You use ClearPass OnBoard to streamline and simplify the onboarding of new devices via a self-service portal. One of your staff has a new business issued laptop - that has been pre-configured with the right security controls - and their own personal mobile phone. And we’ve just onboarded both of them with all the information collected about those devices passed to ClearPass Policy Manager.

The devices both connect to the network using the same SSID, and ClearPass Device Insight detects and profiles them, passing the context of the device and the user to ClearPass Policy Manager. ClearPass Policy Manager is then able to authenticate and authorise the devices based on this context, applying appropriate policies that govern the access of each device. For example, allowing the enterprise laptop to access both the internet and intranet, but limiting the (relatively) unsecured smartphone to internet access only.

So, let’s delve a little further into ClearPass Device Insight.

Cloud-hosted, ClearPass Device Insight is like having an all-seeing eye, monitoring and controlling all device connections on all networks.

It continuously scans the networks to detect and collect information about devices such as attribution, destination IPs, and applications used. It then groups unknown and known devices into device clusters. Using user-defined device classification rules, it can also classify or reclassify devices that are discovered on the network that match the rule criteria. If a device or network activity changes, it catches that too. It also makes use of crowdsourcing technology to share new device information captured on networks across multiple ClearPass Device Insight customers' sites. In short, all devices are authenticated or authorised – completely eliminating unknown devices from the network without the need for manual intervention.

IT teams can then use the Device Insight user interface to gain granular visibility into the devices on the network and make more informed network access control decisions - either manually or via ClearPass Policy Manager.

But ClearPass’ tricks don’t stop there.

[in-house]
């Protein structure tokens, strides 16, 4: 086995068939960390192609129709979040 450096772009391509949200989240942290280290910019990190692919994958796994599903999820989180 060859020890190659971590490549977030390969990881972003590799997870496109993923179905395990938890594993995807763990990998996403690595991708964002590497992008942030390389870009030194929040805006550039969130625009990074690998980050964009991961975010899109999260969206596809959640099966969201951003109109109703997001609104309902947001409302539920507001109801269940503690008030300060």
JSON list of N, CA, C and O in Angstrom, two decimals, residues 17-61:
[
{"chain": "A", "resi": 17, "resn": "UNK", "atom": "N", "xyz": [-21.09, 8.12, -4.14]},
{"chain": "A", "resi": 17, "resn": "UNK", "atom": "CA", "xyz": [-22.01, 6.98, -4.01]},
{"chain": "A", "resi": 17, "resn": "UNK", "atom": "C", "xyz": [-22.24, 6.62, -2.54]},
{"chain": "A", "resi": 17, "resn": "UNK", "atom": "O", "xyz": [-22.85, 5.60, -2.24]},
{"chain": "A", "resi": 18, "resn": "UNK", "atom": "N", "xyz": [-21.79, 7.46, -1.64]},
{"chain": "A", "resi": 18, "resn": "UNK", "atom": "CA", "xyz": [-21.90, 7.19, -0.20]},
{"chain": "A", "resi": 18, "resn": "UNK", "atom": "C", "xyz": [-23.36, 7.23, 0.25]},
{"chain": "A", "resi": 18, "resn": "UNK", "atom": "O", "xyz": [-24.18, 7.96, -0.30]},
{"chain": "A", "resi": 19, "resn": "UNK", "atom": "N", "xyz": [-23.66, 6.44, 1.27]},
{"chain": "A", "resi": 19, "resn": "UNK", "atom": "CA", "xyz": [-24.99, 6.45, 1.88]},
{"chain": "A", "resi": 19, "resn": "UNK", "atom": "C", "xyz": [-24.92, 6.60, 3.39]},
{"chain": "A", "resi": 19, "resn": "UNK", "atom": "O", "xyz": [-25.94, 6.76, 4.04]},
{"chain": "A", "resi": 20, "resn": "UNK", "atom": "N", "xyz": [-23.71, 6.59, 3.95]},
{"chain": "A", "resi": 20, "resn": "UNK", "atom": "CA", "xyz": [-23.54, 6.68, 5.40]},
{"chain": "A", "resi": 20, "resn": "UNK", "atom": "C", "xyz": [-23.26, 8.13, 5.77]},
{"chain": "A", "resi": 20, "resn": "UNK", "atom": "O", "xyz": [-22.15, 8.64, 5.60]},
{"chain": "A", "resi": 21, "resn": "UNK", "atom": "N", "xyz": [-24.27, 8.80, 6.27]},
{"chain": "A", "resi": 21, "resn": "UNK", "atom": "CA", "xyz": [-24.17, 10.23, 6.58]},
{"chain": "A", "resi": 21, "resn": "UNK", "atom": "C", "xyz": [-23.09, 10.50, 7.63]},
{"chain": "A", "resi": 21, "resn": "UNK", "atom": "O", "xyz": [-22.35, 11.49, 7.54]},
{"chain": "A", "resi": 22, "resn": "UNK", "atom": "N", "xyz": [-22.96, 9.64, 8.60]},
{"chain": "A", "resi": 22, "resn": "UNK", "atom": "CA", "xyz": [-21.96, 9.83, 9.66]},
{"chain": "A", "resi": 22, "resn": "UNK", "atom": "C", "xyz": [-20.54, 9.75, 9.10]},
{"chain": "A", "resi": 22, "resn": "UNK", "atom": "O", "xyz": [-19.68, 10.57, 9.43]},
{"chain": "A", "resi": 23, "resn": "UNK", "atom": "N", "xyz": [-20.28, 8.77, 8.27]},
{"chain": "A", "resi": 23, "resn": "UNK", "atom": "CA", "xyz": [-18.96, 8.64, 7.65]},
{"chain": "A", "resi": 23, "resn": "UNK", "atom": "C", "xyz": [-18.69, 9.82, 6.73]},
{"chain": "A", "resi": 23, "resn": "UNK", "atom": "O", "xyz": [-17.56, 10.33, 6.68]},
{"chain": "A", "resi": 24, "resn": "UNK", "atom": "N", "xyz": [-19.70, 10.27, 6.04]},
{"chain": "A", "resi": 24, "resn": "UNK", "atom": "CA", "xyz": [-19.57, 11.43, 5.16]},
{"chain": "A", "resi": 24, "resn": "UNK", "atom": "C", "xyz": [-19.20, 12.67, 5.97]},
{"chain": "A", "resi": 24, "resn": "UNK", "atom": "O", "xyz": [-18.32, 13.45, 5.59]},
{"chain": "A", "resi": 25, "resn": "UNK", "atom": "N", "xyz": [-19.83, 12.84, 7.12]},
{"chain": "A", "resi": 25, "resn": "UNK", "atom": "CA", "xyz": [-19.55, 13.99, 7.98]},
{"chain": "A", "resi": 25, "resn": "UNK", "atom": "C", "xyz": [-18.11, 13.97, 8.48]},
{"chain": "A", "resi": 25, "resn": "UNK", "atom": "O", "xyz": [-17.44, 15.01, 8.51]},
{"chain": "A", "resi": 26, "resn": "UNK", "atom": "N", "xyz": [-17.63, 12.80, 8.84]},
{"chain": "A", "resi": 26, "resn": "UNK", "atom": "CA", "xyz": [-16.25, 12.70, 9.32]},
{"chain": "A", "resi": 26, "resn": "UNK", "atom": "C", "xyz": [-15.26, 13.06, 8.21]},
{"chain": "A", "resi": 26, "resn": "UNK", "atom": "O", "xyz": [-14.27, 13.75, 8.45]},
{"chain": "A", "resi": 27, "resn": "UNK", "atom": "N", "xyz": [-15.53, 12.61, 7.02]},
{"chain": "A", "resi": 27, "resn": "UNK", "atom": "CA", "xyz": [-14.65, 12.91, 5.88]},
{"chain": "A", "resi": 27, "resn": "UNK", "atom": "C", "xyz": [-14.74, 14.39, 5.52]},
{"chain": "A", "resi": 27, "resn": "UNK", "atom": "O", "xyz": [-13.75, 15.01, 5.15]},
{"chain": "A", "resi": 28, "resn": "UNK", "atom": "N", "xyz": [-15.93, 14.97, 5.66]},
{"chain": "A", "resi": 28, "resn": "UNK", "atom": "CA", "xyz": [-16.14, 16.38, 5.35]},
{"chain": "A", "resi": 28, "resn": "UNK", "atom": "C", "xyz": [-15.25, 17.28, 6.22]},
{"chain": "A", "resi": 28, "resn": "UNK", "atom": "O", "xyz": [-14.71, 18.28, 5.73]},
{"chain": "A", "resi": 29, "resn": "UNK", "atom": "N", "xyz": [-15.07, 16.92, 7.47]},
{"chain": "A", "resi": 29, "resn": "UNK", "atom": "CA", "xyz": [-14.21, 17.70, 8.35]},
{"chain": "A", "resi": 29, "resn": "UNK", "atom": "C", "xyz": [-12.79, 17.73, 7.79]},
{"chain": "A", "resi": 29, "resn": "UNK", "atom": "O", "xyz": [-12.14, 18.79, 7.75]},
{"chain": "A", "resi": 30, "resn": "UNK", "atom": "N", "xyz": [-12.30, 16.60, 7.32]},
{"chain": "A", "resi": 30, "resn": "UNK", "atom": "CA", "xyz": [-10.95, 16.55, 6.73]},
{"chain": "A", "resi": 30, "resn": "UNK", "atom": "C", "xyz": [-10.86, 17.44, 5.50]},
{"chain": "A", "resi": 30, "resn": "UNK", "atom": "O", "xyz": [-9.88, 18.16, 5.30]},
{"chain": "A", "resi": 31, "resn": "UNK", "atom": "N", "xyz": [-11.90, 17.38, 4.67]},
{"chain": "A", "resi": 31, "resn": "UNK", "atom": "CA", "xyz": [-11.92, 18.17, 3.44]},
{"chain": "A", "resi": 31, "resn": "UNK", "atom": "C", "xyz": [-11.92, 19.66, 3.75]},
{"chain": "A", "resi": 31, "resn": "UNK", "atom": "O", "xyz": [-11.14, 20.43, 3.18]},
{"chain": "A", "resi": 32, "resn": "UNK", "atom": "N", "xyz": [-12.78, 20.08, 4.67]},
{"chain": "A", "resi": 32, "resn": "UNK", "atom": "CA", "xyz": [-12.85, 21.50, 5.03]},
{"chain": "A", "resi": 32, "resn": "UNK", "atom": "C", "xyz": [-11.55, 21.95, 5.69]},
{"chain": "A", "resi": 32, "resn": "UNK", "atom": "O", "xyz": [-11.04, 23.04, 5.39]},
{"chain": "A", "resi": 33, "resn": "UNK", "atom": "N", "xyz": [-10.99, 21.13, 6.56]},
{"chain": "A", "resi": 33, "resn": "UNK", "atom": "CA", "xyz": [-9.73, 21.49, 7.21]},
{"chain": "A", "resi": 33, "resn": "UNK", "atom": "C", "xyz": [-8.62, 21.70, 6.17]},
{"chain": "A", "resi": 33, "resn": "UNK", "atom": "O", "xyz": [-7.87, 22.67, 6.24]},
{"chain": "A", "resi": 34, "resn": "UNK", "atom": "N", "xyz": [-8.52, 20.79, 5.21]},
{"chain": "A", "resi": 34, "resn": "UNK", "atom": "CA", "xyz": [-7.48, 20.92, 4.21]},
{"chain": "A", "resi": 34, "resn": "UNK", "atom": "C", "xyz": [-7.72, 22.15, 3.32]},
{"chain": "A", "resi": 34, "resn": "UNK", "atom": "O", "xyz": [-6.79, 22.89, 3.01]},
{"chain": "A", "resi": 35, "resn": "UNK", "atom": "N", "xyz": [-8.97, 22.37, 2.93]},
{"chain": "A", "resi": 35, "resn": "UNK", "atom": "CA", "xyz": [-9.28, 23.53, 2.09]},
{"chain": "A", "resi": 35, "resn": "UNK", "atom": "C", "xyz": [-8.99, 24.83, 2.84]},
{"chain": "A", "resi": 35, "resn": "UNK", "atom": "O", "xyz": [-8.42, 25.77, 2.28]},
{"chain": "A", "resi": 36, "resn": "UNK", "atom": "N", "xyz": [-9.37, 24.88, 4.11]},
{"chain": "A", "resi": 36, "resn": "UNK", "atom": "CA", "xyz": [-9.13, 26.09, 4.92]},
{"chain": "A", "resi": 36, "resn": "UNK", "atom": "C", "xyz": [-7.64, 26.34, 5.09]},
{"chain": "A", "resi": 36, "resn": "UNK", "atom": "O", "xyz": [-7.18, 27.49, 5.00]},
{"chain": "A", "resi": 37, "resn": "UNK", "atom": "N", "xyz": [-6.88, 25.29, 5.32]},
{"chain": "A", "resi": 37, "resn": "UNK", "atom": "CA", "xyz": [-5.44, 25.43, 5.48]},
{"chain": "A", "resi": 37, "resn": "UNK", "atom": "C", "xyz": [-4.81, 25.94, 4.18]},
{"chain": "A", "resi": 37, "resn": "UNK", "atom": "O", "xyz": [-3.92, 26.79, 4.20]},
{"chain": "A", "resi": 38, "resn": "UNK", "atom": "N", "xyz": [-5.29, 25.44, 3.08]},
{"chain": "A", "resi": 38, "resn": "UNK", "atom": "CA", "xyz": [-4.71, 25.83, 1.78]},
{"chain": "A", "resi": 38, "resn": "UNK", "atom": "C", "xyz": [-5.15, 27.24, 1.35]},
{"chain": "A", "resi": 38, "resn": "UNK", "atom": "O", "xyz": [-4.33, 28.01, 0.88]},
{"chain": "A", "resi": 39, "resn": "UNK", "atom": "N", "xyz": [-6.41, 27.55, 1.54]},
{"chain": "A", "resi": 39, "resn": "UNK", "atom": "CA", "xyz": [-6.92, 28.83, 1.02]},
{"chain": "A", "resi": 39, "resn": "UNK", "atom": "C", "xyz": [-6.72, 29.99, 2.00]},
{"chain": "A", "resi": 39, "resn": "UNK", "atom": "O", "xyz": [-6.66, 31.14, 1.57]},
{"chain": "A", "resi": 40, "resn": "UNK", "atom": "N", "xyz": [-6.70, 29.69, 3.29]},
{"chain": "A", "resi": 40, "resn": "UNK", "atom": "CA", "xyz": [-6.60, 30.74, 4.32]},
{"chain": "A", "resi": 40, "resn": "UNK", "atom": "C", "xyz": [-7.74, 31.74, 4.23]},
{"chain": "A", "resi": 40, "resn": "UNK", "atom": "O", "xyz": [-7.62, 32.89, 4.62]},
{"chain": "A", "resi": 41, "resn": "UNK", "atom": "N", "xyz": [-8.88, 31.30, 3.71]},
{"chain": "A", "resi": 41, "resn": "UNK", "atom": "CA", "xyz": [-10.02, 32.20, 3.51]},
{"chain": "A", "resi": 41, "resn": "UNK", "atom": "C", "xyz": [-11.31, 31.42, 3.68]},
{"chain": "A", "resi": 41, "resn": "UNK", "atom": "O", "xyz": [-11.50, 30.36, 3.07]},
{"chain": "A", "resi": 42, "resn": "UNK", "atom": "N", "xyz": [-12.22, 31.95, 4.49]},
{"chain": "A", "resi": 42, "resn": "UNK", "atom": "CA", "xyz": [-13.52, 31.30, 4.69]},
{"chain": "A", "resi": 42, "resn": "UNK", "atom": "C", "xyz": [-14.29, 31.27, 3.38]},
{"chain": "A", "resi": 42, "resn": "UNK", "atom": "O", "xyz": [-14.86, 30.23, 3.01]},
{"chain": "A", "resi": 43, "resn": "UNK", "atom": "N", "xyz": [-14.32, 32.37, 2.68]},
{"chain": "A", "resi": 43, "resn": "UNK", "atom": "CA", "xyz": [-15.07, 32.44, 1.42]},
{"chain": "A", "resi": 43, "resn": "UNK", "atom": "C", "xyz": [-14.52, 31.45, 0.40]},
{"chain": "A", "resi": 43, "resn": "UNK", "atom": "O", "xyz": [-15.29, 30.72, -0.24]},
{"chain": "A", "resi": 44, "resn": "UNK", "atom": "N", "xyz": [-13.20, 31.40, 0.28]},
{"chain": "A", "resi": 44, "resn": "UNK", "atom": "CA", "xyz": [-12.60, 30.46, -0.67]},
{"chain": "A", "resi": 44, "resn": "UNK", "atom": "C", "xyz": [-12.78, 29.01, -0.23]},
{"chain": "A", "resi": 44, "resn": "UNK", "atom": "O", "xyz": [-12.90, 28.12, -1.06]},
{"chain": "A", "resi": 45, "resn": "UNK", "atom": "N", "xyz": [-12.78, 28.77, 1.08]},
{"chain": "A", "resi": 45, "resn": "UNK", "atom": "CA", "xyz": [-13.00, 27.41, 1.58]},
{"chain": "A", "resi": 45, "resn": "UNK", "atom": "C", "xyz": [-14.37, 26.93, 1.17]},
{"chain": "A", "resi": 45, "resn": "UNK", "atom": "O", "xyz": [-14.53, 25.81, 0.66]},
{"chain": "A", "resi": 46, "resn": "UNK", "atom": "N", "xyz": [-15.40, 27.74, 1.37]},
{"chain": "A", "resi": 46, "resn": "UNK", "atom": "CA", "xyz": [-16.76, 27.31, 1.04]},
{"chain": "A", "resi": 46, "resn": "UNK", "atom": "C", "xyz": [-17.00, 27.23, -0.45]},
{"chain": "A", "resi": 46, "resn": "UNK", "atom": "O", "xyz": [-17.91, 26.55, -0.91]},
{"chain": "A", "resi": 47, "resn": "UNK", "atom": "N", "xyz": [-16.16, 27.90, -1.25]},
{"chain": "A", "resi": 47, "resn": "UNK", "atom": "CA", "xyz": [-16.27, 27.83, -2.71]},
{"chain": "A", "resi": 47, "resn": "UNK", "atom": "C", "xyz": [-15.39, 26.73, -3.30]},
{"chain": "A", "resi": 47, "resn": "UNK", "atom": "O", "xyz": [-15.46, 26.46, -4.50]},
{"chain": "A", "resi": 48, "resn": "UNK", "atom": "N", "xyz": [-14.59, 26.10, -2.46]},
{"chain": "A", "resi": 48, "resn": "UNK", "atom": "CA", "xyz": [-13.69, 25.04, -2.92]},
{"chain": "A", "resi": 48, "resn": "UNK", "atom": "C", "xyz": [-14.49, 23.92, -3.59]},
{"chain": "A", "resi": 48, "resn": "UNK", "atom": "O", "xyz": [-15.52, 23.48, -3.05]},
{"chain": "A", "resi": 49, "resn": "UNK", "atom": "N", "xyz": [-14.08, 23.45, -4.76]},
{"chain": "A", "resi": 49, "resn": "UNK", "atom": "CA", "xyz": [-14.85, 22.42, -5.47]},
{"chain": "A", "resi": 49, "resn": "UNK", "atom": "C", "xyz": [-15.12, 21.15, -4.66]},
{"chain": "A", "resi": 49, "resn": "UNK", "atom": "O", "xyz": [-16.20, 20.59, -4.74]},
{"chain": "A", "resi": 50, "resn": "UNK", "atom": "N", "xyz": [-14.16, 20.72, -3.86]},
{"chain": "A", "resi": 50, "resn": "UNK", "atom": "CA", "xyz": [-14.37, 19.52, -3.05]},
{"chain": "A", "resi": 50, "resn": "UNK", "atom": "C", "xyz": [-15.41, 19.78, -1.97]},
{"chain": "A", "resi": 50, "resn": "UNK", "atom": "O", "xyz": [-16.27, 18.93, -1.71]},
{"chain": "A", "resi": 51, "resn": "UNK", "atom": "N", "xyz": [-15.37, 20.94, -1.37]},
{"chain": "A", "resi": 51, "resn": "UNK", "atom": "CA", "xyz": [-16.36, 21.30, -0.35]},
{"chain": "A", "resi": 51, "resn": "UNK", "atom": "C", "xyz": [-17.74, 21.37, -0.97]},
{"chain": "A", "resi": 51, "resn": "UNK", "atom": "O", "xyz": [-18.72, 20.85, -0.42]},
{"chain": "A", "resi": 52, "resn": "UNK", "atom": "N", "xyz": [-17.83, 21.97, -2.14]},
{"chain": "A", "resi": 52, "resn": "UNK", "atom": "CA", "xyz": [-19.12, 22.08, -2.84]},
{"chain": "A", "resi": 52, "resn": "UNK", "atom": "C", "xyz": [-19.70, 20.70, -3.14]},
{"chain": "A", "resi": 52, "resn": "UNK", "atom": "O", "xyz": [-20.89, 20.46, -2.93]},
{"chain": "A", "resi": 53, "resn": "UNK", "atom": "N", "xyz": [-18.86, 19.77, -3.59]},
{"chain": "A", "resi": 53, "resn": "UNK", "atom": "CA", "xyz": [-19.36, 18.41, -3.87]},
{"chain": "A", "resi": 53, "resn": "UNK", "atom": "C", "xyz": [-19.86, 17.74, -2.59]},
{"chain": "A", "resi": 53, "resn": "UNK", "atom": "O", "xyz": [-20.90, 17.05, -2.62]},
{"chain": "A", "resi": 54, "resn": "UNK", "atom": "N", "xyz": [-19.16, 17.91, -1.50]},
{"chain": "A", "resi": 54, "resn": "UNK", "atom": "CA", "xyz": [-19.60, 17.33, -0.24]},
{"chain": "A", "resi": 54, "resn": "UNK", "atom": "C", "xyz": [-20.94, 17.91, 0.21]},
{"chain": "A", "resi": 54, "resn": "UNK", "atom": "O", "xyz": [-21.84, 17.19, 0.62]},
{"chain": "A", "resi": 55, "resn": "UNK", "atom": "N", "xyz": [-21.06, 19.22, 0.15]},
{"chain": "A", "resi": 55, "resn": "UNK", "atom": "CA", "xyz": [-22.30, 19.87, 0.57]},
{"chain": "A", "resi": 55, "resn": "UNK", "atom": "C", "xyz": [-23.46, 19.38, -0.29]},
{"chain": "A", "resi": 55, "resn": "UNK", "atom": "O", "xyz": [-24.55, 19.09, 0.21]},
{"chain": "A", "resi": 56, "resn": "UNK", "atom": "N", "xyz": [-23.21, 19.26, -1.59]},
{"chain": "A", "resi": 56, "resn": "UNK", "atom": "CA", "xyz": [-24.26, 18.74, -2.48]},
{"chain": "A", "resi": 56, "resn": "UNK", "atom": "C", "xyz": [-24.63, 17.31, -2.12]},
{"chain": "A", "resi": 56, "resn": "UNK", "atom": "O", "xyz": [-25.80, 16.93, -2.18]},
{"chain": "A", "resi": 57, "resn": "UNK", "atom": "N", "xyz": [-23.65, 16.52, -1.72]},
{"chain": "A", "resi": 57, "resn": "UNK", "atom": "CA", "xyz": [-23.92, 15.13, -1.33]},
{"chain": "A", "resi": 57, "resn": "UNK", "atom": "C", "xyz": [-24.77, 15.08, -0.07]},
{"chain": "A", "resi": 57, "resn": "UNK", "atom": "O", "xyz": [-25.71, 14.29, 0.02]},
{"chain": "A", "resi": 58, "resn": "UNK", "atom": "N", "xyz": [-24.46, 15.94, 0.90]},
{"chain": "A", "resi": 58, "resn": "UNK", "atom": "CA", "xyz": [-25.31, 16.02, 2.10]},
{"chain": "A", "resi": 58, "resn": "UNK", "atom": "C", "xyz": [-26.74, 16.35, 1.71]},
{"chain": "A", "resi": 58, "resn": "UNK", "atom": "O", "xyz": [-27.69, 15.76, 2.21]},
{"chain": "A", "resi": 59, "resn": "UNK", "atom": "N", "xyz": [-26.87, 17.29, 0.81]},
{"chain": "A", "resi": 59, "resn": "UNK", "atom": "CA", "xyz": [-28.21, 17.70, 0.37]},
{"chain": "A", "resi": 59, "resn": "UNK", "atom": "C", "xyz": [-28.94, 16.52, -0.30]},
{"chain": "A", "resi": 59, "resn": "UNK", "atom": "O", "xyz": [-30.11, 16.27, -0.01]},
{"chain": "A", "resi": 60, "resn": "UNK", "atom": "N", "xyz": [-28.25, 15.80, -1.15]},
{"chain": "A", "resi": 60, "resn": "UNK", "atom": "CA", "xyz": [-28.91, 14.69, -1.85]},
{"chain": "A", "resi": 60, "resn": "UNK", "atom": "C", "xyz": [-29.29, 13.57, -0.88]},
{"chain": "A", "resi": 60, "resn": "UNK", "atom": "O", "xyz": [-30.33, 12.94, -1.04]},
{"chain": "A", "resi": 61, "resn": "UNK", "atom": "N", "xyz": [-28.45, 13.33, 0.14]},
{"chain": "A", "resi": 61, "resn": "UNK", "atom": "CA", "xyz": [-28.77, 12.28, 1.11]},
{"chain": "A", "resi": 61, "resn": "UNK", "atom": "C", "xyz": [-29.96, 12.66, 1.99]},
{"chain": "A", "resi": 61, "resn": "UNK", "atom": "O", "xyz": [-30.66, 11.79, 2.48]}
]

• ClearPass Exchange is an open ecosystem of 3rd party integrations comprising out-of-the-box integrations with leading firewall, MDM, SIEM, and Endpoint security vendors, sharing context as described above for more granular policy application.
  • When it comes to identity, ClearPass can integrate with existing authentication and identity services such as Active Directory, or modern cloud identity stores such as Azure AD and Google Workspace. This allows innovative control of identity across corporate network boundaries, even to the point of sharing identity between trusted organisations without the need to constantly re-authenticate.
  • It can be deployed on-premises, in the cloud (as an app on AWS or Azure), or as part of Aruba’s network management platform, Aruba Central.
  • And as we mentioned before, ClearPass is network vendor-agnostic – you don’t need to have Aruba infrastructure to make use of ClearPass.

It has a whole host of other features and capabilities that allow organisations to build granular access security capabilities that can scale without adding unmanageable hurdles for staff and IT teams. It really is that ubiquitous piece of network functionality that every IT team should seriously explore.

As for what’s next? Well, it will keep integrating, adapting, and securing network access no matter what the next round of technology change brings. It’s one part of your network you never have to worry about.